They are pretty much household names--Amazon and Starbucks. Who among us hasn’t placed a last-minute Amazon order because we forgot a birthday, or discovered the sweet delight of a caramel macchiato sipped from a cup with the popular Starbucks logo? But who are they as employers?
We have seen Amazon grow from a bookseller to the second-largest private employer in the United States, where a consumer can get almost anything in almost no time at all. Their website advertises fulfillment jobs with a starting wage of up to $20 per hour, a sign-on bonus, a full menu of benefits including paid leave, tuition reimbursement, and others.
Amazon has fought unionization efforts for years using their seemingly unlimited resources to challenge union efforts, filing challenges where elections were held, and employing every option available to them to remain union-free. As such, it is somewhat surprising that the company recently had its first successful union campaign. This campaign, at a Staten Island, New York Amazon fulfillment facility, was not achieved by one of the traditional unions we might expect, but by a new organization titled the Amazon Labor Union formed through grassroots organizing initiated by a terminated Amazon supervisor. That employee’s history and knowledge of Amazon’s working conditions at the Staten Island location, combined with his persuasive narrative related to his treatment and termination, created a powerful story that connected with the rank and file.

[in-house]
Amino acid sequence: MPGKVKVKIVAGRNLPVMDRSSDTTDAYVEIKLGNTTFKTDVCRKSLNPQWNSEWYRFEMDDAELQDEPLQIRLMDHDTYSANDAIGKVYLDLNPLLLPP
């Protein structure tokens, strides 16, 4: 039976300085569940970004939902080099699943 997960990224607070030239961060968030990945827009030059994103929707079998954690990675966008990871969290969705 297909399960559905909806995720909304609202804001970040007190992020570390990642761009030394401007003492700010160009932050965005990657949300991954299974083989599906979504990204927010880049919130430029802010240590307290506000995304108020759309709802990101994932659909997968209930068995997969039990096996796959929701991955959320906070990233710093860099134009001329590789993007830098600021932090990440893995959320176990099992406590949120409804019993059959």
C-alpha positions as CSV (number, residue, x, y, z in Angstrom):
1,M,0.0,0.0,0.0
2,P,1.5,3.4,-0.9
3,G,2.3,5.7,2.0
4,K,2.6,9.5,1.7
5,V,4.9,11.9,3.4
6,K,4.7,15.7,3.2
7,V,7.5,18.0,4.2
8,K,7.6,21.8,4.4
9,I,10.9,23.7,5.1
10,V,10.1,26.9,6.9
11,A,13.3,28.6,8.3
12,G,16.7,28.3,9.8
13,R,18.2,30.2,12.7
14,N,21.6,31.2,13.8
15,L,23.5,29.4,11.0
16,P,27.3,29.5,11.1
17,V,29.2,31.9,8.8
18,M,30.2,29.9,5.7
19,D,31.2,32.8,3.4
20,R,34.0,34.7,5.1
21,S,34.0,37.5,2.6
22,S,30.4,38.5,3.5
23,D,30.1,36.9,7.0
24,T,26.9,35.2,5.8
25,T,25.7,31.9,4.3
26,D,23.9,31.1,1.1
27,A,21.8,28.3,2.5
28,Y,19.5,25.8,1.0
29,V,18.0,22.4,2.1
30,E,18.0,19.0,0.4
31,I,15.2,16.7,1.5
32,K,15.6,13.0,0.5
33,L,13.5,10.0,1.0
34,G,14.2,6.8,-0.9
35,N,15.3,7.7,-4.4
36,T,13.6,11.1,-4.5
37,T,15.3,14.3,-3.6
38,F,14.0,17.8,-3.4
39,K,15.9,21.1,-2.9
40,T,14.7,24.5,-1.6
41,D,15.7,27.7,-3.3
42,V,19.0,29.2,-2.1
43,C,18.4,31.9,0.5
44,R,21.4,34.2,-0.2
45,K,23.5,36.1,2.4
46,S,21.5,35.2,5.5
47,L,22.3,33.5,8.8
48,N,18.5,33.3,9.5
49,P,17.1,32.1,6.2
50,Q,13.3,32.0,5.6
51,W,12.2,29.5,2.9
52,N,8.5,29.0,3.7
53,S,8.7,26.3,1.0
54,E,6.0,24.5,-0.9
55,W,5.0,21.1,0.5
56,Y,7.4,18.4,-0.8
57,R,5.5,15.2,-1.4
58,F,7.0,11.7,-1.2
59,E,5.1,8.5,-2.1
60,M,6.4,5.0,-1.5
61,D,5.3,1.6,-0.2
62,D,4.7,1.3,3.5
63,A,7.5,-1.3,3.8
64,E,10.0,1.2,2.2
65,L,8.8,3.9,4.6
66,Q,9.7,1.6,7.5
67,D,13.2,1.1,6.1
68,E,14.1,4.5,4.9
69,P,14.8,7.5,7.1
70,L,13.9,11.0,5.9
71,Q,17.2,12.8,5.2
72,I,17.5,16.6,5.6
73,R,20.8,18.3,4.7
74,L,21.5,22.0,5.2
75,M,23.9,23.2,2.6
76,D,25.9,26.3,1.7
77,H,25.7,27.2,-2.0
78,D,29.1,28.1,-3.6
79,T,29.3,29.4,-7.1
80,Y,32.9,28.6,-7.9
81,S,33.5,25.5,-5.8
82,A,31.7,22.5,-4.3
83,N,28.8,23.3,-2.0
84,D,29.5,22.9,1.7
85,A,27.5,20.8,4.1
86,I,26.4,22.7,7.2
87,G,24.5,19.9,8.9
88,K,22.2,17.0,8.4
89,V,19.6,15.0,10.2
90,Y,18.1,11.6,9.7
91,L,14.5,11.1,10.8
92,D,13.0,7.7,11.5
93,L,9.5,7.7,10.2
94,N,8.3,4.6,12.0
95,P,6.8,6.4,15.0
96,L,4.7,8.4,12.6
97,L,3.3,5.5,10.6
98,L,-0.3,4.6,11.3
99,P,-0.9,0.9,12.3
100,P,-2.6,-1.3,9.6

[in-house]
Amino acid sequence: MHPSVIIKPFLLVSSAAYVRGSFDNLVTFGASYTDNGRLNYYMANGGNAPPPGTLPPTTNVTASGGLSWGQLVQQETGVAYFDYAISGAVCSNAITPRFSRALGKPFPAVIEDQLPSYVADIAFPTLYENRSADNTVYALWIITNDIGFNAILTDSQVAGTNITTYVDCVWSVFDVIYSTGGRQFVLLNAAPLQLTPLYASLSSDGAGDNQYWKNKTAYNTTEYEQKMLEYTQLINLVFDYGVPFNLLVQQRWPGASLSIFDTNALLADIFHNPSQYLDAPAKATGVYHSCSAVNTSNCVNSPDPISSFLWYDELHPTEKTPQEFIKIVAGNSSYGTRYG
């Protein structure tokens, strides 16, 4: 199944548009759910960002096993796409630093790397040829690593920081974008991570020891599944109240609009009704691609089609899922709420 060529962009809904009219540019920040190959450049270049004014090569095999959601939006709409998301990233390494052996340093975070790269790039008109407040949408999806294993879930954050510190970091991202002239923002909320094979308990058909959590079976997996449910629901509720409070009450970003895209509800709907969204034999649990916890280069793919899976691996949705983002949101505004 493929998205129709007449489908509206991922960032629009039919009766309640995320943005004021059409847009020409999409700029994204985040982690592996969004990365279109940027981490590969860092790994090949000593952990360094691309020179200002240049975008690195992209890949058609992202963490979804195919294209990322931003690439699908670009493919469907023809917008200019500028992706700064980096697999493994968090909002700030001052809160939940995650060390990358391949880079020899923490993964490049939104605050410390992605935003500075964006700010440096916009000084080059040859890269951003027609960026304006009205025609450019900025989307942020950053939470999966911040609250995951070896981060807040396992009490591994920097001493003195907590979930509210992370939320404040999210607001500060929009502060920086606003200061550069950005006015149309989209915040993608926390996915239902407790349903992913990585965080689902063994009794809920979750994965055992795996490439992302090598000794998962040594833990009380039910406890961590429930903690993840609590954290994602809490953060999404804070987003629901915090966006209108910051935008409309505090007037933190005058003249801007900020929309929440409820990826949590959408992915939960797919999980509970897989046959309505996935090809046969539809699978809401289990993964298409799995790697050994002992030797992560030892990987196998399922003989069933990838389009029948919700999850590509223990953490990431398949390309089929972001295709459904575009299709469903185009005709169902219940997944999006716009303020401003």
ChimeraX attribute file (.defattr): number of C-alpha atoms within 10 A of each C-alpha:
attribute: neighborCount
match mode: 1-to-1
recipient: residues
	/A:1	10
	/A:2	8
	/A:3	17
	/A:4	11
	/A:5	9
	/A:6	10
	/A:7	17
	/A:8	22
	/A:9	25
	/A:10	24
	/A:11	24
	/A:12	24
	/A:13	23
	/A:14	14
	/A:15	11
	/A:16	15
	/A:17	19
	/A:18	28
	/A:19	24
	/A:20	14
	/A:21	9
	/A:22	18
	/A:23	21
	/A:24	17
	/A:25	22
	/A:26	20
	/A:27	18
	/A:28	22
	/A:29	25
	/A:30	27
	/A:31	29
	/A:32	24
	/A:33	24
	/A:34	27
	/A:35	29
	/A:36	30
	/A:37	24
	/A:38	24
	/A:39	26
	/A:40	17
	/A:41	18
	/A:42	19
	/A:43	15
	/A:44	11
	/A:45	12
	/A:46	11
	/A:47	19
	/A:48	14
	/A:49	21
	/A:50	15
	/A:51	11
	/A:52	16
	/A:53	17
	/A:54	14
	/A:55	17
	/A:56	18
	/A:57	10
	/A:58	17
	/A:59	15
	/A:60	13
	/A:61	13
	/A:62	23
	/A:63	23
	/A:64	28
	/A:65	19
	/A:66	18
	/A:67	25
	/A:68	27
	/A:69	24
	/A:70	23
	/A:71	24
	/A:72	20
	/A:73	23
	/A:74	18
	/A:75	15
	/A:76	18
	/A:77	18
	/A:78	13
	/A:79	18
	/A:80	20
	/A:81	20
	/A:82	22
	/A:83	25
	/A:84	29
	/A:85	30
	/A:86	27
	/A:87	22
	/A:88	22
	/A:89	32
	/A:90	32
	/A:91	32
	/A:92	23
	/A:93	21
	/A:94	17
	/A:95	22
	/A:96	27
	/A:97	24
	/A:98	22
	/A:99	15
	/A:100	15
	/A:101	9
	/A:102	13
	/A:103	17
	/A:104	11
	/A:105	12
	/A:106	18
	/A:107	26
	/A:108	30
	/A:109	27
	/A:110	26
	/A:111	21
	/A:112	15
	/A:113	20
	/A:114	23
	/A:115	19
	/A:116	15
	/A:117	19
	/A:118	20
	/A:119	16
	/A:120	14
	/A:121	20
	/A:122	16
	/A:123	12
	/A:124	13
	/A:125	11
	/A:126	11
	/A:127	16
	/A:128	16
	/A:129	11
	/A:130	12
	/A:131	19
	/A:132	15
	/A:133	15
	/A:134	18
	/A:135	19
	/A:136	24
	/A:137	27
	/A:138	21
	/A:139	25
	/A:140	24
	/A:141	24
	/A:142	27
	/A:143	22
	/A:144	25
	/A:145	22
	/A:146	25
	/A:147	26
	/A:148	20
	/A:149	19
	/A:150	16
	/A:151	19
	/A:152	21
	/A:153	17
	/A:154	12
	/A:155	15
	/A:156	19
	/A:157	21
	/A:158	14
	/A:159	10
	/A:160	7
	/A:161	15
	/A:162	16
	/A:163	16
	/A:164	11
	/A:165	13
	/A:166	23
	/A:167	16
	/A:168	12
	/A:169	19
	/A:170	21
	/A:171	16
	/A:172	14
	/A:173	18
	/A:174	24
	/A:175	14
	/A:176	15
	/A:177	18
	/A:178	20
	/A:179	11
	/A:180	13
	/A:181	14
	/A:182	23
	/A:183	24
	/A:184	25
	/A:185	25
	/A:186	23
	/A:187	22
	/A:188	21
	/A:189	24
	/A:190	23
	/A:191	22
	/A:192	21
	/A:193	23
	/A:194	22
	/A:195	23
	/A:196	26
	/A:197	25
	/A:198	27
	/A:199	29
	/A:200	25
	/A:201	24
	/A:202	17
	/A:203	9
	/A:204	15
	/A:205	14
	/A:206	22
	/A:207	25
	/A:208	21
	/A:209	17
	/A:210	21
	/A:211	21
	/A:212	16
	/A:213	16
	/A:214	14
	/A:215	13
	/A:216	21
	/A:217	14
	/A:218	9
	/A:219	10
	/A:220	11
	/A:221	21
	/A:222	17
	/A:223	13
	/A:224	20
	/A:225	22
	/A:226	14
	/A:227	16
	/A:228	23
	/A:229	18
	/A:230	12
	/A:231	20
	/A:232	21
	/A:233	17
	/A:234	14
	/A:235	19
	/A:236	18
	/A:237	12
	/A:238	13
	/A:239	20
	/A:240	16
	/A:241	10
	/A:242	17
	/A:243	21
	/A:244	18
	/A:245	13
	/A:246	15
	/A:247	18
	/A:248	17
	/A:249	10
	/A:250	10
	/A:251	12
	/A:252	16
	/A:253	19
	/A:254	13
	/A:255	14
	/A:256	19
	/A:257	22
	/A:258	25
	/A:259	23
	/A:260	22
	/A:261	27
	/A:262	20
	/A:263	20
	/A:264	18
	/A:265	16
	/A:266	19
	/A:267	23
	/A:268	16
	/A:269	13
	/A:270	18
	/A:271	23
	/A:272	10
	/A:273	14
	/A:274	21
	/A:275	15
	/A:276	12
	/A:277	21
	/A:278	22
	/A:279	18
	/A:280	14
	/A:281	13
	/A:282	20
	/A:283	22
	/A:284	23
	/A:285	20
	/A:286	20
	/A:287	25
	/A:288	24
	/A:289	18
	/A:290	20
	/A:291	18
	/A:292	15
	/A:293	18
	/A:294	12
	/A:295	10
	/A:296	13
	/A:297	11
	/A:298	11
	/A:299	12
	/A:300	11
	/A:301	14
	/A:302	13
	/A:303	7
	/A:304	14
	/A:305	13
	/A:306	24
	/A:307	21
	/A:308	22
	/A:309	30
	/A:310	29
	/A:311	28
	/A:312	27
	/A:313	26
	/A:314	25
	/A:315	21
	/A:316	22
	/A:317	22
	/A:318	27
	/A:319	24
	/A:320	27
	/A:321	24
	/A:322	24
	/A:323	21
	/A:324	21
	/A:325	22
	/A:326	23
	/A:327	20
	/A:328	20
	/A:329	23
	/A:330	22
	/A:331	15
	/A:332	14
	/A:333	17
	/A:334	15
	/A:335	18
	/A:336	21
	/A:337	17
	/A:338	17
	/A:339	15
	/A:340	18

Starbucks has become a mandatory stop for consumers in need of a caffeine fix--straightforward or fancy. The company has largely remained union-free and is known as a progressive, employee-oriented organization. A small contingent of Starbucks workers first unionized in March 1985. Their contract became effective in 1986, but decertification took place in 1992. Fast forward to 2022 and as of April 8th, workers at 200 stores have filed petitions, and 40 stores have unionized. Much like Amazon, many employees are working toward forming their own union called Starbucks Workers United.
What is the impetus behind these organizing efforts? The reasons are many and varied, but there are several common themes. The pandemic and these employers’ response to the needs of their employees have played a large role. Employees cited a lack of care and concern for their safety and protection, and a failure to reward them for continuing to work while the companies became highly profitable during the pandemic. There are, of course, other reasons, but these are the common threads between these groups.
Organizers are finding a great deal of support--from the White House, the NLRB, their peers, and the public (a September 2021 Gallup poll indicated 68 percent of Americans approve of labor unions). In the six-month period ending March 31, 2022, the NLRB saw a 57 percent increase in the number of petitions filed for union representation. Employees are finding more and more support for organizing labor efforts, which adds to the already full plates employers have with labor shortages, compensation battles, and supply chain issues. To stave off this particular challenge, employers can at least rely on tools already at their fingertips, such as a review of their employee relations practices, to ensure they are maintaining an environment that best meets the various needs identified by their employees.